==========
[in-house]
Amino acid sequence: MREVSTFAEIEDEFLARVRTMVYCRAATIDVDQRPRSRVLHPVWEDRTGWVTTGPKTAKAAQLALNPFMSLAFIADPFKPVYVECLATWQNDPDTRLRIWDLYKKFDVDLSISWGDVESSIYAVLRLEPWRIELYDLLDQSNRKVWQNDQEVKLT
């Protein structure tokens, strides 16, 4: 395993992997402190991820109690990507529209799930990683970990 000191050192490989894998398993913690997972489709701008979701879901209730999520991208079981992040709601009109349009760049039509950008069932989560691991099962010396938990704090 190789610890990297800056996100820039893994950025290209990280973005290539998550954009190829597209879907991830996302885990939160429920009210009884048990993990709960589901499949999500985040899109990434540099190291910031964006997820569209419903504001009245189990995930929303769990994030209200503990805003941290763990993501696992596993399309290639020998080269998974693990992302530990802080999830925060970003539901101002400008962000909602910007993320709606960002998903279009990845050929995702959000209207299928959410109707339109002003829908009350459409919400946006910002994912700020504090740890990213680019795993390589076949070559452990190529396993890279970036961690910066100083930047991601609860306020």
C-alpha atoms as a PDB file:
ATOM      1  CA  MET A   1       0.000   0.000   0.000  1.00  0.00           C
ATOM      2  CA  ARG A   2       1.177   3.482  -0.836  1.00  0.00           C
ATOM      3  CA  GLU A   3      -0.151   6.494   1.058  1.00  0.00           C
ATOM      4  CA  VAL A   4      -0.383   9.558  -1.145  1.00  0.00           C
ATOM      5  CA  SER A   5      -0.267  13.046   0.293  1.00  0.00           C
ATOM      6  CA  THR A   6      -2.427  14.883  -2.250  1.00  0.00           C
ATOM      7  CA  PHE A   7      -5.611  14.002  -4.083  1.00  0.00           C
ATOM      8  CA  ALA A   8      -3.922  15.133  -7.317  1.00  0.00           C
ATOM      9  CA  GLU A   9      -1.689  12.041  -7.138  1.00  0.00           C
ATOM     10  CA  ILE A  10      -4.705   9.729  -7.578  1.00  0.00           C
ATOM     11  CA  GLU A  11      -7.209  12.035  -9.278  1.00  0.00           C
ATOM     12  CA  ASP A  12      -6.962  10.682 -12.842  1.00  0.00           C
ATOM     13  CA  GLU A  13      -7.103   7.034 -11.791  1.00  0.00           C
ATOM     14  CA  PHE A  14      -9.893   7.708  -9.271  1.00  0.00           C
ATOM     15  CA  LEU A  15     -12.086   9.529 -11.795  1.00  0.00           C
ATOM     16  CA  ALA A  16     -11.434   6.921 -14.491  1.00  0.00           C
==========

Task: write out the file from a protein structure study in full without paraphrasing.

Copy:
[in-house]
Amino acid sequence: MREVSTFAEIEDEFLARVRTMVYCRAATIDVDQRPRSRVLHPVWEDRTGWVTTGPKTAKAAQLALNPFMSLAFIADPFKPVYVECLATWQNDPDTRLRIWDLYKKFDVDLSISWGDVESSIYAVLRLEPWRIELYDLLDQSNRKVWQNDQEVKLT
């Protein structure tokens, strides 16, 4: 395993992997402190991820109690990507529209799930990683970990 000191050192490989894998398993913690997972489709701008979701879901209730999520991208079981992040709601009109349009760049039509950008069932989560691991099962010396938990704090 190789610890990297800056996100820039893994950025290209990280973005290539998550954009190829597209879907991830996302885990939160429920009210009884048990993990709960589901499949999500985040899109990434540099190291910031964006997820569209419903504001009245189990995930929303769990994030209200503990805003941290763990993501696992596993399309290639020998080269998974693990992302530990802080999830925060970003539901101002400008962000909602910007993320709606960002998903279009990845050929995702959000209207299928959410109707339109002003829908009350459409919400946006910002994912700020504090740890990213680019795993390589076949070559452990190529396993890279970036961690910066100083930047991601609860306020």
C-alpha atoms as a PDB file:
ATOM      1  CA  MET A   1       0.000   0.000   0.000  1.00  0.00           C
ATOM      2  CA  ARG A   2       1.177   3.482  -0.836  1.00  0.00           C
ATOM      3  CA  GLU A   3      -0.151   6.494   1.058  1.00  0.00           C
ATOM      4  CA  VAL A   4      -0.383   9.558  -1.145  1.00  0.00           C
ATOM      5  CA  SER A   5      -0.267  13.046   0.293  1.00  0.00           C
ATOM      6  CA  THR A   6      -2.427  14.883  -2.250  1.00  0.00           C
ATOM      7  CA  PHE A   7      -5.611  14.002  -4.083  1.00  0.00           C
ATOM      8  CA  ALA A   8      -3.922  15.133  -7.317  1.00  0.00           C
ATOM      9  CA  GLU A   9      -1.689  12.041  -7.138  1.00  0.00           C
ATOM     10  CA  ILE A  10      -4.705   9.729  -7.578  1.00  0.00           C
ATOM     11  CA  GLU A  11      -7.209  12.035  -9.278  1.00  0.00           C
ATOM     12  CA  ASP A  12      -6.962  10.682 -12.842  1.00  0.00           C
ATOM     13  CA  GLU A  13      -7.103   7.034 -11.791  1.00  0.00           C
ATOM     14  CA  PHE A  14      -9.893   7.708  -9.271  1.00  0.00           C
ATOM     15  CA  LEU A  15     -12.086   9.529 -11.795  1.00  0.00           C
ATOM     16  CA  ALA A  16     -11.434   6.921 -14.491  1.00  0.00           C